Many people object to using PERS devices because they don't think they need them. However, this thinking is flawed. It's just like saying that you don't need home insurance because your house has never burned down. However, if your house did burn down, you'd lose everything without that insurance. The same can be applied to a medical alert device. Think of these devices as insurance against severe injury or death from an accidental fall. Falls are currently the leading cause of injury and death for older Americans, and one in 3 people over the age of 65 will suffer a fall. PERS devices can connect your loved one to someone who can help them in a matter of seconds.


Social Technology

Social technologies include care coordination platforms like CaringBridge that help to keep multiple caretakers connected and on the same page in regards to the needs of their loved one. It's great for adult children and their siblings to coordinate care for their senior parents. On the other hand, social engagement technology in the forms of apps connects seniors to friends, family, and other seniors. Regular socialization is critical for seniors to prevent loneliness and mental health deterioration. However, house calls and personal visits may not always be possible. GrandCARE can connect seniors with friends, family, church groups, book clubs, and more. There are also many options available for patients with Alzheimer's and Dementia. GeriJoy, displays an interactive animal and your pre-recorded messages to help hold a conversation and provide companionship to them.


Personal Emergency Response Systems Are Completely Necessary, Yet Underutilized

The majority of seniors preparing to age in place don't believe they need a medical alert device. However, a medical alert device can be the line between life and death. When you can call for help with the press of a button, you can get medical attention faster. Faster medical care leads to shorter recovery times at the hospital and money saved in medical bills. In fact, injuries that are responded to within an hour of the incident typically don't have to go into a rehab facility or hospital. The more time they spend on the ground without medical attention, the more severe and life-threatening a fall becomes, and the more expensive it will be to treat the injury.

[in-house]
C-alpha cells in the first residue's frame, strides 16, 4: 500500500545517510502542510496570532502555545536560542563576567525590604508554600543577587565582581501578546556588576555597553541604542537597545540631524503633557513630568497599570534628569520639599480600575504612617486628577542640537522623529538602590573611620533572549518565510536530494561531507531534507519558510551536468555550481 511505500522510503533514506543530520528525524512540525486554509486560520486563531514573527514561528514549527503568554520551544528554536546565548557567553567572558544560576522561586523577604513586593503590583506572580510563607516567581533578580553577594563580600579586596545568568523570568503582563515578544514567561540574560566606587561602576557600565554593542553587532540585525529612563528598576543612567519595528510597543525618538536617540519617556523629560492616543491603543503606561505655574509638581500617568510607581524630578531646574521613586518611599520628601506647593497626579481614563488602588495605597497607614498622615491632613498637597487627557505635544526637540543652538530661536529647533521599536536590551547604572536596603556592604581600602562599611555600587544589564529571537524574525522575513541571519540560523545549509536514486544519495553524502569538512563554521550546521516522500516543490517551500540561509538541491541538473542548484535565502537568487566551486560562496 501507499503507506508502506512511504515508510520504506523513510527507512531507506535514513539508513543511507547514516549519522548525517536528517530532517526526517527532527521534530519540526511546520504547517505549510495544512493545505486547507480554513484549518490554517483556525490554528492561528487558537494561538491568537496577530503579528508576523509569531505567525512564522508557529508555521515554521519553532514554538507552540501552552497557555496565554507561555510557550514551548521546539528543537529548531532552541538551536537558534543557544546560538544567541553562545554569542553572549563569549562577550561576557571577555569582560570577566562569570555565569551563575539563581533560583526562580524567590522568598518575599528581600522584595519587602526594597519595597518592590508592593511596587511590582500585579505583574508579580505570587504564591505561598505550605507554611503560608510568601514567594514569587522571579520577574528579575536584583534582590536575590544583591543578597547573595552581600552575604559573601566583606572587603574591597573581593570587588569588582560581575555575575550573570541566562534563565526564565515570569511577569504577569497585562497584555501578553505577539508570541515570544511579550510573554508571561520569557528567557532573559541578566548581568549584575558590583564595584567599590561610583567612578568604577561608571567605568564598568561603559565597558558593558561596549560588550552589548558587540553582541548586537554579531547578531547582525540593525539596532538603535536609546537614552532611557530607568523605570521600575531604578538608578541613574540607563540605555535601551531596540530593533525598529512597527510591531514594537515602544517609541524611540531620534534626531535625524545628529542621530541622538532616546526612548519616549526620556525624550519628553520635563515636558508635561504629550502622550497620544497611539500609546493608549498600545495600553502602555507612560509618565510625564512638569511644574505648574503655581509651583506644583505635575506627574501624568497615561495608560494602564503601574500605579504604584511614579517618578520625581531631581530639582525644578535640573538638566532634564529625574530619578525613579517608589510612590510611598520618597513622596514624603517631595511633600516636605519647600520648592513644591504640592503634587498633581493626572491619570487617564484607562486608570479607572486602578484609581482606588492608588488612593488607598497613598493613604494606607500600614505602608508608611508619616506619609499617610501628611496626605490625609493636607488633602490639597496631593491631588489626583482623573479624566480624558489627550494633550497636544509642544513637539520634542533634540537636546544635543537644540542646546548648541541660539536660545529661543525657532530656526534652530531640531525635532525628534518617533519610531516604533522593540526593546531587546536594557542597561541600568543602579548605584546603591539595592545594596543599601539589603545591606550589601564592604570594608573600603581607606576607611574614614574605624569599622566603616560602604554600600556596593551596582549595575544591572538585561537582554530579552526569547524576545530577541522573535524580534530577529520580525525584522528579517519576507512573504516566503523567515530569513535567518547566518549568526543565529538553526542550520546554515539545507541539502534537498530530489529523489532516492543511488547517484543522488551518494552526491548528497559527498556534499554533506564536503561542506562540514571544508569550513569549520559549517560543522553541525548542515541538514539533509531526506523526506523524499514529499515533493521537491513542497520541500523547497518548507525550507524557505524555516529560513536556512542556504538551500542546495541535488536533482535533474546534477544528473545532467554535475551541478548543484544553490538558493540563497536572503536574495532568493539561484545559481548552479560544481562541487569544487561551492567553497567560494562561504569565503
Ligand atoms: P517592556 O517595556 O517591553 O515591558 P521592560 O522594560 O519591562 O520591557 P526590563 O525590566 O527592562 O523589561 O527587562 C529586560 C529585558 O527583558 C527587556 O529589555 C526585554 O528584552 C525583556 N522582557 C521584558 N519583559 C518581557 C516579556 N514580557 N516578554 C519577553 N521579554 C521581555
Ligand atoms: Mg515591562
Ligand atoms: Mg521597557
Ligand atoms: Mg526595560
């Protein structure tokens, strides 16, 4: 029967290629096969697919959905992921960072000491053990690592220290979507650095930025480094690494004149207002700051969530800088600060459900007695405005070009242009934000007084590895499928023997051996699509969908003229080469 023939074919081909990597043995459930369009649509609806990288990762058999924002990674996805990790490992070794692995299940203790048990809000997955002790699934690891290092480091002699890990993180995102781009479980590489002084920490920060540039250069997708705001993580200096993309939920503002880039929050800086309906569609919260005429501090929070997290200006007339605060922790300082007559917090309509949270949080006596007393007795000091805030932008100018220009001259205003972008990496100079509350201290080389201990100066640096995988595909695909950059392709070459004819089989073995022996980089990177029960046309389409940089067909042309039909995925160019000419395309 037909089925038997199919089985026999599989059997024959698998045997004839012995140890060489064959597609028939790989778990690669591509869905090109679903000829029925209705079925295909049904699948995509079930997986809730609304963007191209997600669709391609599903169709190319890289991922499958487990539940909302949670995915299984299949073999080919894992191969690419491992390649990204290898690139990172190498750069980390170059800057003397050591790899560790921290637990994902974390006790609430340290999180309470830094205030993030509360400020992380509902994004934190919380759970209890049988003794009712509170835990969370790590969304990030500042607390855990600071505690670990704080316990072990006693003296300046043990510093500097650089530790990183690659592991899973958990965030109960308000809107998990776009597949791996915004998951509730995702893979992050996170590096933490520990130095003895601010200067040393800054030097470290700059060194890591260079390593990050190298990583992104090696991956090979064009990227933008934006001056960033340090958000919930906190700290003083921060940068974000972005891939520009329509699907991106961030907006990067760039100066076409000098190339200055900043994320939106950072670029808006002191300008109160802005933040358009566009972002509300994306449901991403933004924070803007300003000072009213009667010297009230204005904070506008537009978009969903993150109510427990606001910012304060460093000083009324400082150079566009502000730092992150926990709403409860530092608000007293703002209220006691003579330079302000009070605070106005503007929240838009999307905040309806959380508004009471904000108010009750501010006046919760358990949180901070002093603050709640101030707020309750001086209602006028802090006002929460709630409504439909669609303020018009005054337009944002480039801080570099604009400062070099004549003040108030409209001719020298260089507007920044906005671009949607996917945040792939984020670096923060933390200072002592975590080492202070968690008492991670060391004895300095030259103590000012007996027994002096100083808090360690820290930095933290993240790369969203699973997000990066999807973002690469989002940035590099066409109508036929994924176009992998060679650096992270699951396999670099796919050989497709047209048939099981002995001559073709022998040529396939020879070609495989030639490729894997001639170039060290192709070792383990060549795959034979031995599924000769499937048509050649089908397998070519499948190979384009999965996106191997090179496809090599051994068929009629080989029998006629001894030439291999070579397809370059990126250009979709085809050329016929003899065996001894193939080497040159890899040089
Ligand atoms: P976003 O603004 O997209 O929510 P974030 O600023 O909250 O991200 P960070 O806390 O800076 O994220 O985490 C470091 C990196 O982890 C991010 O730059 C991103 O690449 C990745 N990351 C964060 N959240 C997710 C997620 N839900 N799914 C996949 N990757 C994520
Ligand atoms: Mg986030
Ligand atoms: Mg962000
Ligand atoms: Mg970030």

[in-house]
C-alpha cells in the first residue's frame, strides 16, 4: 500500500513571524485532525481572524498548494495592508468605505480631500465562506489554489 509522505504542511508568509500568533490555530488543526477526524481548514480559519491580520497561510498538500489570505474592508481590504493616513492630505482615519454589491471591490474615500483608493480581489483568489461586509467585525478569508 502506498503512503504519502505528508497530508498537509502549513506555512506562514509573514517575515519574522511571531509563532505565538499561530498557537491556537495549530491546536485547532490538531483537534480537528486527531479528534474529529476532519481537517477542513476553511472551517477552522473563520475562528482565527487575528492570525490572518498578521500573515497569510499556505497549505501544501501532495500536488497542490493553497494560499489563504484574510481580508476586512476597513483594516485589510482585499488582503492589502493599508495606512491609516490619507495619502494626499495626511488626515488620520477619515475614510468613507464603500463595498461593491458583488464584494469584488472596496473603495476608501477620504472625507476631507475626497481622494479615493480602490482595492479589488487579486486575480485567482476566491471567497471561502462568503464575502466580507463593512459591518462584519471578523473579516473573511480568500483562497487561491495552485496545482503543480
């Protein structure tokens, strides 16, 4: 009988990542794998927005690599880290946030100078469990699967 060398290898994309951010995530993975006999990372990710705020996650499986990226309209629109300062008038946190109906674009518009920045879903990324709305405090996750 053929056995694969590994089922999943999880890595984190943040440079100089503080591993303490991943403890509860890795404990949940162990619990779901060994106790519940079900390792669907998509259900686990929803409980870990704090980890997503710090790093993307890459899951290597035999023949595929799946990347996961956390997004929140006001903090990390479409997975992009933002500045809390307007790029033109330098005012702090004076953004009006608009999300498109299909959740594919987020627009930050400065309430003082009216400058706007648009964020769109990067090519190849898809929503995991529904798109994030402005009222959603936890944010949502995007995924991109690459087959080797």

Luckily, there are different devices available to suit the individual needs of just about everyone. Traditional home-based medical alert systems like FreedomAlert or GuardianAlert are perfect for seniors who live at home alone but are usually with someone when they go out to do errands. Younger, more active seniors who spend a lot of time on their own outside of the house will benefit from mobile PERS devices like the Notifi911+. They can also utilize GPS-enabled devices like the SentryPal that can tell the operator where they are even if they can't speak. Some devices can even be mounted in high-risk areas of the home in the event that the senior isn't good at keeping track of the device or wearing it all the time.

All in all, the system you choose isn't as important as ensuring that seniors have PERS devices available to them at all times. When you get admitted to the hospital, the first thing they give you is a call button in case you need help. The same thinking should be applied to a home where a senior will age in place.


LogicMark and Technology

Technology is the driving force in healthcare and safety. It makes our lives more comfortable and more connected while also helping to keep the people that matter to us the most safer. LogicMark provides two-way voice-enabled medical alert devices and is the leading supplier of low-cost medical alert devices to the VA. We're always working hard to understand the needs of our customers so we can provide more affordable technologies that help keep people safe. For more information about LogicMark or any of our devices, please get in touch with us today.